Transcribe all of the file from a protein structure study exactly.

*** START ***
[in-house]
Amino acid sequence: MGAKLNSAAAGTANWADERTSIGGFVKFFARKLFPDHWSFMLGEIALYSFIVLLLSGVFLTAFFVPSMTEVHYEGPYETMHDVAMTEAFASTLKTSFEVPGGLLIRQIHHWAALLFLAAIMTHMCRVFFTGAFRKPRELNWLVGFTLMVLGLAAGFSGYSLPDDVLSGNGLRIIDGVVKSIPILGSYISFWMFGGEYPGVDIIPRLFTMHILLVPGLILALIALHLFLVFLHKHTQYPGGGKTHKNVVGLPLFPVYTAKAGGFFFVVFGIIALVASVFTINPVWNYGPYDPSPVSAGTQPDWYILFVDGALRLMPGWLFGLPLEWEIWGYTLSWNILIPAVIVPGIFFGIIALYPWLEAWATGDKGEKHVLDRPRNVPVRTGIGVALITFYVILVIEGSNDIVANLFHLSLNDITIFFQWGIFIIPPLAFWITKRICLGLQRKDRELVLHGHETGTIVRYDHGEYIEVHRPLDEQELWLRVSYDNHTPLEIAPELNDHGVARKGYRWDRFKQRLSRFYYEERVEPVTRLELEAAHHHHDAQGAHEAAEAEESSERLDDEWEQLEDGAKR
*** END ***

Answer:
[in-house]
Amino acid sequence: MGAKLNSAAAGTANWADERTSIGGFVKFFARKLFPDHWSFMLGEIALYSFIVLLLSGVFLTAFFVPSMTEVHYEGPYETMHDVAMTEAFASTLKTSFEVPGGLLIRQIHHWAALLFLAAIMTHMCRVFFTGAFRKPRELNWLVGFTLMVLGLAAGFSGYSLPDDVLSGNGLRIIDGVVKSIPILGSYISFWMFGGEYPGVDIIPRLFTMHILLVPGLILALIALHLFLVFLHKHTQYPGGGKTHKNVVGLPLFPVYTAKAGGFFFVVFGIIALVASVFTINPVWNYGPYDPSPVSAGTQPDWYILFVDGALRLMPGWLFGLPLEWEIWGYTLSWNILIPAVIVPGIFFGIIALYPWLEAWATGDKGEKHVLDRPRNVPVRTGIGVALITFYVILVIEGSNDIVANLFHLSLNDITIFFQWGIFIIPPLAFWITKRICLGLQRKDRELVLHGHETGTIVRYDHGEYIEVHRPLDEQELWLRVSYDNHTPLEIAPELNDHGVARKGYRWDRFKQRLSRFYYEERVEPVTRLELEAAHHHHDAQGAHEAAEAEESSERLDDEWEQLEDGAKR